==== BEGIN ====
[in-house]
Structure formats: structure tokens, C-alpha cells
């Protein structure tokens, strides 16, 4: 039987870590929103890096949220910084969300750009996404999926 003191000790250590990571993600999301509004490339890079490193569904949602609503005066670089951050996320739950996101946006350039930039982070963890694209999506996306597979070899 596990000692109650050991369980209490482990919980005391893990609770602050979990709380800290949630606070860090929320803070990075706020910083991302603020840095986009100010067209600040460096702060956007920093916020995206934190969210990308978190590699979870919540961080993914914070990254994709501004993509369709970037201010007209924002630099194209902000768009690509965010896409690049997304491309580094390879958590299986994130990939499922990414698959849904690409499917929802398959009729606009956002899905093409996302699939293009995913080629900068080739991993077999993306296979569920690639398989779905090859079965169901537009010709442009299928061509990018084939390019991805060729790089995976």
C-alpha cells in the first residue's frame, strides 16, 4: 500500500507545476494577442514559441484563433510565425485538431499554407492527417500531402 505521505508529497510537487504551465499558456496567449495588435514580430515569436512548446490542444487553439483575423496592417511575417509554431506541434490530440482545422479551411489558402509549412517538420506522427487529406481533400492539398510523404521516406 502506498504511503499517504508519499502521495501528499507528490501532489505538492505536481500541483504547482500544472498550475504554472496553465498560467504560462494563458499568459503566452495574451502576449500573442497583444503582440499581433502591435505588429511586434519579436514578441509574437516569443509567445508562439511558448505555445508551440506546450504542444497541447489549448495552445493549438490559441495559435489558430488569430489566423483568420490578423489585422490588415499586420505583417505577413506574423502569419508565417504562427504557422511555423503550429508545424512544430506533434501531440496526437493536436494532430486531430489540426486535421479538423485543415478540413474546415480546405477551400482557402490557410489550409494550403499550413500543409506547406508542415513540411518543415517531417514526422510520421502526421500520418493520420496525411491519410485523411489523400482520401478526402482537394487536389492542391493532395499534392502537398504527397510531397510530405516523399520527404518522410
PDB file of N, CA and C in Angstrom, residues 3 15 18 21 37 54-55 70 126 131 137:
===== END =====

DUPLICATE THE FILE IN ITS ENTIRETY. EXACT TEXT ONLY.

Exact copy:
[in-house]
Structure formats: structure tokens, C-alpha cells
């Protein structure tokens, strides 16, 4: 039987870590929103890096949220910084969300750009996404999926 003191000790250590990571993600999301509004490339890079490193569904949602609503005066670089951050996320739950996101946006350039930039982070963890694209999506996306597979070899 596990000692109650050991369980209490482990919980005391893990609770602050979990709380800290949630606070860090929320803070990075706020910083991302603020840095986009100010067209600040460096702060956007920093916020995206934190969210990308978190590699979870919540961080993914914070990254994709501004993509369709970037201010007209924002630099194209902000768009690509965010896409690049997304491309580094390879958590299986994130990939499922990414698959849904690409499917929802398959009729606009956002899905093409996302699939293009995913080629900068080739991993077999993306296979569920690639398989779905090859079965169901537009010709442009299928061509990018084939390019991805060729790089995976």
C-alpha cells in the first residue's frame, strides 16, 4: 500500500507545476494577442514559441484563433510565425485538431499554407492527417500531402 505521505508529497510537487504551465499558456496567449495588435514580430515569436512548446490542444487553439483575423496592417511575417509554431506541434490530440482545422479551411489558402509549412517538420506522427487529406481533400492539398510523404521516406 502506498504511503499517504508519499502521495501528499507528490501532489505538492505536481500541483504547482500544472498550475504554472496553465498560467504560462494563458499568459503566452495574451502576449500573442497583444503582440499581433502591435505588429511586434519579436514578441509574437516569443509567445508562439511558448505555445508551440506546450504542444497541447489549448495552445493549438490559441495559435489558430488569430489566423483568420490578423489585422490588415499586420505583417505577413506574423502569419508565417504562427504557422511555423503550429508545424512544430506533434501531440496526437493536436494532430486531430489540426486535421479538423485543415478540413474546415480546405477551400482557402490557410489550409494550403499550413500543409506547406508542415513540411518543415517531417514526422510520421502526421500520418493520420496525411491519410485523411489523400482520401478526402482537394487536389492542391493532395499534392502537398504527397510531397510530405516523399520527404518522410
PDB file of N, CA and C in Angstrom, residues 3 15 18 21 37 54-55 70 126 131 137: